Forrest Robinson was 13 years old when Detective Comics #156 was issued, and it certainly made an impression on him. For years he sketched ideas for a real Batmobile in his notebook. Ten years later, he bought a 1956 Oldsmobile Rocket 88 and designed a new look for it inspired by Sprang’s Batmobile. It took Robinson and his friend Len Perham three years of work in the Robinson family barn in New Hampshire to replace the Oldsmobile body with a custom fiberglass body 17 feet long and seven feet wide with the iconic single giant dorsal fin, an upturned bat-nose front, quad headlights, horizontal tailfins and doors that slide into pockets on the rear fenders. In 1963 the car was done. Robinson painted it space-age silver and drove it as his personal ride.
In 1966, the popularity of the Batman television program caused a Batmania throughout the land. The All Star Dairy Association, a national dairy co-op, spent $3 million to tap into this groundswell, licensing Batman, Robin and the Batmobile from National Periodic Publications for use in dairy-based promotional campaigns. They sold Batnog that Christmas and a variety of fruit drinks, ice cream, cones, sandwiches, etc. with Batman and Robin on the packaging. (Slam Bang Vanilla Ice Cream with Banana Marshmallow needs to make a comeback, by the way. It should never have left us.) It worked like a charm. By early 1967, sales on Batman-packaged ice creams increased 300%.
All Star’s New Hampshire affiliate, Green Acres Ice Cream, leased Robinson’s car to play to make personal appearances as the Batmobile. They repainted it in Batman black, put the Batman Dairy Foods logo on the doors and under the dorsal fin, and drove it around three northeastern states promoting Batman & Robin ice cream products. This was the first ever officially licensed touring Batmobile. George Barris’ Batmobiles, the Futura and its fiberglass-on-Ford-Galaxie copies, didn’t start touring until 1967.
After its turn selling ice cream to the kiddies, Forrest Robinson sold the car for $200 to a friend of his in 1967. The friend didn’t show the car much love, I’m afraid, and it spent decades rusting in a New Hampshire field before passing through several hands until it was acquired in 2011 by Florida car collector George Albright. He researched its history, contacting Robinson, Perham and dairy executives who remembered its service as the Batmobile. Not having the time and resources to dedicate to a proper restoration of the vehicle, in 2013, a month after the Barris Batmobile made such a splash at auction, he put it up for sale on eBay with a minimum bid of $19,800. He wound up pulling it and doing a private deal, selling it for an undisclosed amount to Toy Car Exchange LLC who have spent the past year restoring it to pristine condition. Thanks to the addition of red accents, it looks more Batmanny than it ever did.
Toy Car Exchange has now put the restored 1963 Batmobile for sale at Heritage Auctions’ Entertainment & Music Memorabilia auction on December 6th. The opening bid is $90,000.
Nineteen medieval artifacts from the Sacred Convent of St. Francis in Assisi that have never left Italy since their creation 700 years ago are heading to New York. There are no known extant documents written in Saint Francis’ own hand (historians think he dictated rather than writing himself). These 13th and 14th century manuscripts are the earliest surviving documents about Francis’ and the mendicant order he founded. The exhibition, Friar Francis: Traces, Words and Images, will be on display at the UN Headquarters from November 17th through the 29th but it’s not open to the public. They will be on public display when they move to the Brooklyn Borough Hall from December 2nd to January 14, 2015.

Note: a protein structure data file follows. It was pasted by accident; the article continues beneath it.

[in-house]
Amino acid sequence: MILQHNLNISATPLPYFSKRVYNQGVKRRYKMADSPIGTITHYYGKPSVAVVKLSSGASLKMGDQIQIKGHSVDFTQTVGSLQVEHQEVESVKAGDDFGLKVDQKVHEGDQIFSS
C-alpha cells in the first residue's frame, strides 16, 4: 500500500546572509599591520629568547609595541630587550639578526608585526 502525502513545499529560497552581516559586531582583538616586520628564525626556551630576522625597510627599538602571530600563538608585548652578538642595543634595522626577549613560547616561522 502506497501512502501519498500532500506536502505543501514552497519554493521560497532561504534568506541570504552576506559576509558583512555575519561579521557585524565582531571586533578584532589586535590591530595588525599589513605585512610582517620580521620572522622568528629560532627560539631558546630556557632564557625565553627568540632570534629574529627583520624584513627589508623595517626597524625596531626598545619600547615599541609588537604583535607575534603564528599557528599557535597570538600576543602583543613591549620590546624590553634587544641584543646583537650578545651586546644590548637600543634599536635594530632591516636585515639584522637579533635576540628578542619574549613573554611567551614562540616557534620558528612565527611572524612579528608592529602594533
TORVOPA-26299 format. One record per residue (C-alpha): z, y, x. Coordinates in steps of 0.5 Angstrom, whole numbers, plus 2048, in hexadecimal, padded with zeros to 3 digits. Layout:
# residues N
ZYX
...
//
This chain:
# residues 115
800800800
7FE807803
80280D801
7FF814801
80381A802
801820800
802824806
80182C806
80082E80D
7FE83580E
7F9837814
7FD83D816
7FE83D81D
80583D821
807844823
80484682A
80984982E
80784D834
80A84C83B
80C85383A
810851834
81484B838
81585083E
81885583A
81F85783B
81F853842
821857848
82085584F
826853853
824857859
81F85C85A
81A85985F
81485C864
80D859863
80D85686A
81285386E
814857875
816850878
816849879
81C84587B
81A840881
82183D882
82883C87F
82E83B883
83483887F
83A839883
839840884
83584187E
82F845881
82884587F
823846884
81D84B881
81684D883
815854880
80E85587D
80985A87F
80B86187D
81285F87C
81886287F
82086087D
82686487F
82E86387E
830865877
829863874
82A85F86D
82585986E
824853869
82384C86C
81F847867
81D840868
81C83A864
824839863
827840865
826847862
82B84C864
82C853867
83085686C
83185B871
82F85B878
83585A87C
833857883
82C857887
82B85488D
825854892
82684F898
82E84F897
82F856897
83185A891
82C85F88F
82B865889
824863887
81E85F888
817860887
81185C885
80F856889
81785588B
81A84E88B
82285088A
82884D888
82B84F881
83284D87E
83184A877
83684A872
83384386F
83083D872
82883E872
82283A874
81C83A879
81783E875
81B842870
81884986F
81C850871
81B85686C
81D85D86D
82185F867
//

It’s divided into three sections. The first section, Traces, focuses on documents that are closely connected to Francis’ lifetime. The centerpiece is Codex 338, a collection of the oldest existing copies of Saint Francis’ writings, including the 12 chapters of the Rule of the Friors Minor and the Canticle of the Creatures or Canticle of the Sun, one of Francis’ most celebrated poems. The Canticle of Creatures is the first surviving works written in a dialect (Umbrian) recognizably resembling modern Italian. It is considered the oldest poem in Italian literature. There are also several Papal Bulls issued in the 1220s by popes Honorius III and Gregory IX regarding the regulation of the new order and, after Francis’s canonization in 1228 just two years after his death, ordering the construction of a new church to house his earthly remains.
The second section, Words, deals with hagiographies of Francis written after his death. The oldest is a fragmentary parchment of Vita Beati Francisci (The Life of Blessed Francis) by Father Tommaso da Celano commissioned by Pope Gregory IX around the time of Francis’ canonization. There’s also a very rare manuscript of Celano’s second biography, Memoriale Desiderio Animae de Gestis et Verbis Sanctissimi Patris Nostri Francisci (Memorial of the Desire of a Soul Concerning the Deeds and Words of Our Most Holy Father Francis), aka Seconda Vita (Second Life), which was commissioned in the mid-1240s by Crescentius of Jessi, Minister General of the Franciscan Order. A later work from the end of the 14th century, Fioretti di San Francesco (Little Flowers of St. Francis), is an idealized portrayal that would become the most popular hagiography of the saint and the basis for many future works of literature and art about Francis.
The last section, Images, features depictions of Saint Francis in miniature from illuminated manuscripts. There’s Francis at the foot of the crucified Christ in Ubertino da Casale’s Arbor Vitae Crucifixae Jesu, Francis in a little box amidst floral borders in the Breviarium Fratrum Minorum illuminated by painter Sano di Pietro for the convent of Saint Claire in Siena, and Francis ranking with Adam and Christ on the first page of Genesis in a Bible.